Importing CSV files into a MySQL table

Splitting a CSV file into multiple MySQL tables

In a previous article, we explored how to import a CSV file into a table in MySQL. This is a continuation of that article, where we will explore how to split CSV files that contain data which is supposed to go into multiple tables.

Take the following table for example:

UsernameEmailContactLanguage Name
johndoejohn@example.com91234567English
janedoejane@website.com81234567Chinese
marysmith mary@smith.com 97654321 English
bobsmith bob@smith.com 87654321 Chinese
The Language Name column is redundant because it repeats across multiple columns.

If we are importing the data into a database, we may want to split the data across 2 tables to prevent data redundancy. The resulting table will look like this:

User IDUsernameEmailContactLang ID
1johndoejohn@example.com912345671
2janedoejane@website.com812345672
3marysmith mary@smith.com 97654321 1
4bobsmith bob@smith.com 87654321 2
A User ID column is introduced to act as the surrogate primary key.
Lang IDLanguage Name
1English
2Chinese
Lang ID is introduced here to act as the surrogate primary key.

The tables can be represented with the following schemas:

Users
PKUser_ID



FK
Username
User_Email
User_Phone
Lang_ID
Languages
PKLang_ID
Lang_Name

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Importing the data into 2 tables

Before we begin, we will need to determine the order in which we will create the tables:

  1. Languages: This has to be created first, as the Users table has a foreign key that points to Lang Code.
  2. Users: When importing the users table, we will need to assign a Lang ID to it that represents the Language Name in the same column.

Importing distinct values into a table

For the Languages table, we only need to import each Language Name once (for a total of 2 rows). However, because there are 4 rows in our data, importing the data directly will cause 4 rows to be imported into our Languages table.

To ensure that the Language Name column does not duplicate itself, we can make the Lang_Name column for our table UNIQUE.

-- If the table has not yet been created.
CREATE TABLE `Languages` (
	`Lang_ID` int AUTO_INCREMENT,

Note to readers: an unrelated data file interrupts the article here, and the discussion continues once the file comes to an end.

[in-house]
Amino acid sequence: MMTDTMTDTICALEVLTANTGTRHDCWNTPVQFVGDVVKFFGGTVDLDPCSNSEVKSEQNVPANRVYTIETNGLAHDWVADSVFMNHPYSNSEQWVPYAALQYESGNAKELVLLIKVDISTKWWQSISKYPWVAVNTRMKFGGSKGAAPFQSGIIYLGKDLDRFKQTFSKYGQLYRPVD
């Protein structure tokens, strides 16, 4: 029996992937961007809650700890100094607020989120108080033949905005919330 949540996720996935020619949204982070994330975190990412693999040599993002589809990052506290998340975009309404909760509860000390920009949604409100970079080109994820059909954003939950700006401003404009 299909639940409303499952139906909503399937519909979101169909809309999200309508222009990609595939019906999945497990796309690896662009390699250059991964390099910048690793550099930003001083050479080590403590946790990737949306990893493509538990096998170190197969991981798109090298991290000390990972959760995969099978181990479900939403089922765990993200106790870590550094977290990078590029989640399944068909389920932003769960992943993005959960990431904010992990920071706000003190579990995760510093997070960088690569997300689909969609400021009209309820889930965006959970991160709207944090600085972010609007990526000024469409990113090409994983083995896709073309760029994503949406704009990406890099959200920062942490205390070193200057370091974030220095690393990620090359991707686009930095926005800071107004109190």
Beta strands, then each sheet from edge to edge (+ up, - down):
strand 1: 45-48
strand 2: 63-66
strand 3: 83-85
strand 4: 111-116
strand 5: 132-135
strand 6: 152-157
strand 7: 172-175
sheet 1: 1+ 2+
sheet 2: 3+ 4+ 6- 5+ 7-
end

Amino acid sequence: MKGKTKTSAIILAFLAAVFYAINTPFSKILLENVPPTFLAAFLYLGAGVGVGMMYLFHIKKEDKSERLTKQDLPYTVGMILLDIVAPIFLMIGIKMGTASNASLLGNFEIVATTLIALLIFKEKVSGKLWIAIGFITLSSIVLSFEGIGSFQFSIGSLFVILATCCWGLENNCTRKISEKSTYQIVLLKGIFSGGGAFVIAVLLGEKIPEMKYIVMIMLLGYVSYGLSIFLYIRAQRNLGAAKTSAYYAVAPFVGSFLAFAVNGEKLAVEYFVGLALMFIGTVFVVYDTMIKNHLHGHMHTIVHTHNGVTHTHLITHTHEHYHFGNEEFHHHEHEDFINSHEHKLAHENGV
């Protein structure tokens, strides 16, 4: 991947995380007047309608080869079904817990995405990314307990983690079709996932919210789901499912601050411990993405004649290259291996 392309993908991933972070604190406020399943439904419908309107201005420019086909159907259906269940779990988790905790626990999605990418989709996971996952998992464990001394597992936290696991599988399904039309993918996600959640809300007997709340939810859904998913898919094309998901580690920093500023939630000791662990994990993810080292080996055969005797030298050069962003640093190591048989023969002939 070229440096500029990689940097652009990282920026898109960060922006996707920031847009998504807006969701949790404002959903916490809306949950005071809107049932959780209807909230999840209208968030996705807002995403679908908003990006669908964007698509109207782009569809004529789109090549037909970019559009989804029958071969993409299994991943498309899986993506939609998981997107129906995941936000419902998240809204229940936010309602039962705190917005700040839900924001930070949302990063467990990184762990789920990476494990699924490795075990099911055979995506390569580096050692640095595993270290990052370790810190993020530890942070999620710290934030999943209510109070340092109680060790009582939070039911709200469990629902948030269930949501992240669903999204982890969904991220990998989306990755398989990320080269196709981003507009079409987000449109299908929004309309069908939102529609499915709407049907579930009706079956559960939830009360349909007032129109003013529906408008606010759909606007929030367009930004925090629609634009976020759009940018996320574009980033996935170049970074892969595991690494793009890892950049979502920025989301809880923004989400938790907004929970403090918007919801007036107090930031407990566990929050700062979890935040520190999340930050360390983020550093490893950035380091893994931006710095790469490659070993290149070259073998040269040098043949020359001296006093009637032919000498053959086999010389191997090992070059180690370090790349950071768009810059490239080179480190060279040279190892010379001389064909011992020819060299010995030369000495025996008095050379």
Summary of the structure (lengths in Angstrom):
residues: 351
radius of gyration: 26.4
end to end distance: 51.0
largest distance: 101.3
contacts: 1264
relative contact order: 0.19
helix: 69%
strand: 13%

`Lang_Name` varchar(16) NOT NULL UNIQUE,
	PRIMARY KEY(`lang_id`)
)
-- If the table has already been created, we can alter it.
ALTER TABLE `Languages`
MODIFY COLUMN `Lang_Name` varchar(16) NOT NULL UNIQUE

Hence, when we import the file (using the SQL below), duplicate columns will be discarded.

LOAD DATA INFILE '/path/to/your.csv'
IGNORE INTO TABLE `languages`
FIELDS TERMINATED BY ',' 
ENCLOSED BY '"'
LINES TERMINATED BY '\n'
IGNORE 1 ROWS
( @a, @b, @c, `Lang_Name`) -- @a, @b and @c are just throwaway variables.

Note that you will have to add an IGNORE (highlighted above) at the beginning of your INTO TABLE clause, to tell SQL to ignore duplicate entries.

If you find duplicate entries when you run your code, or if the entries do not get inserted into the database, try changing the LINES TERMINATED BY clause to use \r\n instead.

Looking up the foreign key of another table

For the Users table, we will need SQL to look up the Lang_ID field of the Languages table when importing the rows. This can be accomplished by using a subquery in our LOAD DATA INFILE command:

LOAD DATA INFILE '/path/to/your.csv'
INTO TABLE `users`
FIELDS TERMINATED BY ',' 
ENCLOSED BY '"'
LINES TERMINATED BY '\n'
IGNORE 1 ROWS
( `Username`, `User_Email`, `User_Phone`, @Lang_Name)
SET `Lang_ID` = (SELECT `Lang_ID` FROM `Languages` WHERE `Lang_Name` = @Lang_Name);

Conclusion

Did the code above work for you? If they don’t, let us know in the comments below, so we can add them as solutions to this guide and help future readers.


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